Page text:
Abstract Long paternity leaves have the potential to leave lasting effects on parental unions, potentially reducing specialization and increasing union stability. We put these hypotheses to a causal test, using an extension of the Norwegian parental leave father’s quota from 6 to 10 weeks as a source of exogenous variation in fathers' leave uptake. We implement a Regression Discontinuity design, using full population data from Norwegian administrative registers of parents of children in a four month window around the reform (N = 9 516). The reform significantly increased the amount of leave taken by fathers by about three weeks and reduced the amount of leave taken by mothers by about four weeks. Neither union stability nor his or her earnings were affected by the reform. The null finding suggests that extended paternity quotas do not equalize or stabilize unions -- nor do they intensify fatherhood penalties.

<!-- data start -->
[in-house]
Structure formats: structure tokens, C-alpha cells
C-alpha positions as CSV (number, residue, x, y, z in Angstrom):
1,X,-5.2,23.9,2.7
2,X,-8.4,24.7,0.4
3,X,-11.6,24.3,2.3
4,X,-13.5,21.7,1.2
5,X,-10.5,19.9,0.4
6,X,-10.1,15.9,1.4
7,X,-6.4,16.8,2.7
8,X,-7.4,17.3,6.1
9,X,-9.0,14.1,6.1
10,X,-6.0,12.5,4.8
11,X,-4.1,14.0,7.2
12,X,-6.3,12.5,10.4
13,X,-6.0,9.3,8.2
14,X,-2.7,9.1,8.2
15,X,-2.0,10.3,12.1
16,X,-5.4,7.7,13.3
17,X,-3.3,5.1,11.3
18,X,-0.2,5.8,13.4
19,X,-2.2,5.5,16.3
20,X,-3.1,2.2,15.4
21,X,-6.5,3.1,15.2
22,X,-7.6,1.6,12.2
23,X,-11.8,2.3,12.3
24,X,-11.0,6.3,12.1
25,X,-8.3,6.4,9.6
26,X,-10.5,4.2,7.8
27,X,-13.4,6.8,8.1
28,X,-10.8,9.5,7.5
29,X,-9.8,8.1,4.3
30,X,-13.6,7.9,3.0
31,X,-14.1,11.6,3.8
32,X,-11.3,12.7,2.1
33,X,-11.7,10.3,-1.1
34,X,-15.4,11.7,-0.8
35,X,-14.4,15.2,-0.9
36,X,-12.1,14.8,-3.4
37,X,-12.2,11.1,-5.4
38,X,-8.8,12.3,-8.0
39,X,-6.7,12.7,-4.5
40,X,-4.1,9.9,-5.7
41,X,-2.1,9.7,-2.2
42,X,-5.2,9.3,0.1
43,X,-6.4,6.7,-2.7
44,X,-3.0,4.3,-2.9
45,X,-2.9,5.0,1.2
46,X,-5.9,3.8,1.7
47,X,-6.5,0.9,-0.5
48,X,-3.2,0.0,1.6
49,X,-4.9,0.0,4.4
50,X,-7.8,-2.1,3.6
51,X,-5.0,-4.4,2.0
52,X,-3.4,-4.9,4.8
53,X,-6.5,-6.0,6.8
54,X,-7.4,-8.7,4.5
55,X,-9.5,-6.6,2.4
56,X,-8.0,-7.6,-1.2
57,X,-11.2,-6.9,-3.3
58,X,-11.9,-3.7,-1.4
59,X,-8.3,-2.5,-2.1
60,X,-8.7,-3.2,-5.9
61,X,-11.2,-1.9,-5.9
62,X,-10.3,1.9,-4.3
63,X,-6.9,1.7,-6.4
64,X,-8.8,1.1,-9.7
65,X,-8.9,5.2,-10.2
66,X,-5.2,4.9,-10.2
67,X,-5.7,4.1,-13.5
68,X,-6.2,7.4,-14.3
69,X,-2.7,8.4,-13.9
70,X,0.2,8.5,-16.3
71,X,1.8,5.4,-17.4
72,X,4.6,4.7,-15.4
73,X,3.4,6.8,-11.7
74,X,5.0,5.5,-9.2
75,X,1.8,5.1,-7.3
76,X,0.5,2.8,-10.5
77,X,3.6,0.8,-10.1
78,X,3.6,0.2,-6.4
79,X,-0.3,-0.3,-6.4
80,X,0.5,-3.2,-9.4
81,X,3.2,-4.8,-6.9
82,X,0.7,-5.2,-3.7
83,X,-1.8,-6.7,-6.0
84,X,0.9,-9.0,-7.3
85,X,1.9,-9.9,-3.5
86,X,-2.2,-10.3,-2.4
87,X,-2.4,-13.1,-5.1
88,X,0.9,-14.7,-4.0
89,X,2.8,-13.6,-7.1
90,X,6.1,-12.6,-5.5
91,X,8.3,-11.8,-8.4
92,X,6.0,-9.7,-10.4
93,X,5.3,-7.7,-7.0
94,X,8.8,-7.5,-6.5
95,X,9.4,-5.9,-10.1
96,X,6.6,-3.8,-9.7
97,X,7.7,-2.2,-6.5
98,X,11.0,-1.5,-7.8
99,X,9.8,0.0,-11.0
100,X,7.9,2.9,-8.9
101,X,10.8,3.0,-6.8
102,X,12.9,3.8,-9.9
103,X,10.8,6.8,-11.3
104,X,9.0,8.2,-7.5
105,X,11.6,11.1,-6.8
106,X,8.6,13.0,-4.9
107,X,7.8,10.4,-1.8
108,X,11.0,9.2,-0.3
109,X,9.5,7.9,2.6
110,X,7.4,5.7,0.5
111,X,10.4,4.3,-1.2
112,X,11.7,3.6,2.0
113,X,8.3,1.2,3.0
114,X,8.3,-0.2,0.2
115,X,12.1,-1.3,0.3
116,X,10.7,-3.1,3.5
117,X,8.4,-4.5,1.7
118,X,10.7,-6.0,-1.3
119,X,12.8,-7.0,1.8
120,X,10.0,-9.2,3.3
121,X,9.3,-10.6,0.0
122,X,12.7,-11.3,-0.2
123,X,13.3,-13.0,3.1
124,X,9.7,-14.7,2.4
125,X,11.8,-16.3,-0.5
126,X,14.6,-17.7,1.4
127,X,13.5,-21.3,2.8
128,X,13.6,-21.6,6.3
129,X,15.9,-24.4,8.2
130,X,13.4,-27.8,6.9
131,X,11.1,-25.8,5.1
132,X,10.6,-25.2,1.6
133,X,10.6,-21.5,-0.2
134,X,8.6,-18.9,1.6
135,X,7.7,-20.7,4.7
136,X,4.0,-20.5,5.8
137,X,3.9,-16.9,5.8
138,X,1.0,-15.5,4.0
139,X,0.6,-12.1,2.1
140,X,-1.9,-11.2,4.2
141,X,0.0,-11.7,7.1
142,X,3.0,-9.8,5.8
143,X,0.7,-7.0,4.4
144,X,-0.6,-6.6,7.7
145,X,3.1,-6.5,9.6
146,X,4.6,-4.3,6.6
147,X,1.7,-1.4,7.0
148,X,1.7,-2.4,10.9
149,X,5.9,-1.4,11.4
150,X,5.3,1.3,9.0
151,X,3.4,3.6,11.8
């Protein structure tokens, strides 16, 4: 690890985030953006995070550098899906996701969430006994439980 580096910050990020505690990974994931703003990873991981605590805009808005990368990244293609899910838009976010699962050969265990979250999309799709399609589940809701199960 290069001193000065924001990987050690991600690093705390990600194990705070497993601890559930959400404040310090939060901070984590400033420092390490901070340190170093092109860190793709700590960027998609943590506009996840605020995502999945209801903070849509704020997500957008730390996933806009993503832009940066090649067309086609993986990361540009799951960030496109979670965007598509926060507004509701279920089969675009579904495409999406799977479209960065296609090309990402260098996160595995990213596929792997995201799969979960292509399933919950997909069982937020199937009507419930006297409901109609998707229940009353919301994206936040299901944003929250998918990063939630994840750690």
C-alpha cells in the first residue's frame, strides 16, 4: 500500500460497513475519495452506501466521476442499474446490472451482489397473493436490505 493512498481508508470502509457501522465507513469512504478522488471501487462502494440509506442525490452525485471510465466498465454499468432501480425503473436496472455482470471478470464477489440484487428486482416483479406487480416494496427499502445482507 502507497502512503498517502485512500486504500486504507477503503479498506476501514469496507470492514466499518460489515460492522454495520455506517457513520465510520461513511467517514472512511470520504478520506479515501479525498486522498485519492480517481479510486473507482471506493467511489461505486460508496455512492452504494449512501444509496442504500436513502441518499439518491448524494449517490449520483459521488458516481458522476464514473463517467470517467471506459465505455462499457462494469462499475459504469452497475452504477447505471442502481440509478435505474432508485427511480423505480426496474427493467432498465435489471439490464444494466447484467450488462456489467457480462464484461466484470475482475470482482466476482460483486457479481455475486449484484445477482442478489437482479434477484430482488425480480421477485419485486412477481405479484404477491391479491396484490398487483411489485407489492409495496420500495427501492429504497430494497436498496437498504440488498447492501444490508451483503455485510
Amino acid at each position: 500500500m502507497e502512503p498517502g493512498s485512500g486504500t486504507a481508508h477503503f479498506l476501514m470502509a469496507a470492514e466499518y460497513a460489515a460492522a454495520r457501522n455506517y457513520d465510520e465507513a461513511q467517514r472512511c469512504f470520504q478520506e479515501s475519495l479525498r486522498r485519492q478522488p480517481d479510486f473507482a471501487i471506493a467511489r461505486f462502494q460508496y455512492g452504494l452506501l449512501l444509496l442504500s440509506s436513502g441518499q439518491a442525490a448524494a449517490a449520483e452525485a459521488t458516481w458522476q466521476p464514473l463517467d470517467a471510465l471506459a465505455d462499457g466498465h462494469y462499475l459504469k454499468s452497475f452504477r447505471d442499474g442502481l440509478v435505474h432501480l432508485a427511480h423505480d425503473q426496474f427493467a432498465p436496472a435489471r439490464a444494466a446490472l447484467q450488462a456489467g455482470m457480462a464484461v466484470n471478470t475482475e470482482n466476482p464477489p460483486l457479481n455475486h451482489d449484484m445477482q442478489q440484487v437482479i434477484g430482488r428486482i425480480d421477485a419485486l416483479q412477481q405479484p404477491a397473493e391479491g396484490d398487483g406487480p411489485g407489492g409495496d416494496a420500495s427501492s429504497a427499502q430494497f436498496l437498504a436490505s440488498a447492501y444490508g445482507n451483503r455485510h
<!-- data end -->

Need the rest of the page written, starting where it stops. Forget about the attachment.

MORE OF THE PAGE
Presented in Session 175. Gender, Work, and Family: Assessing Policy Effects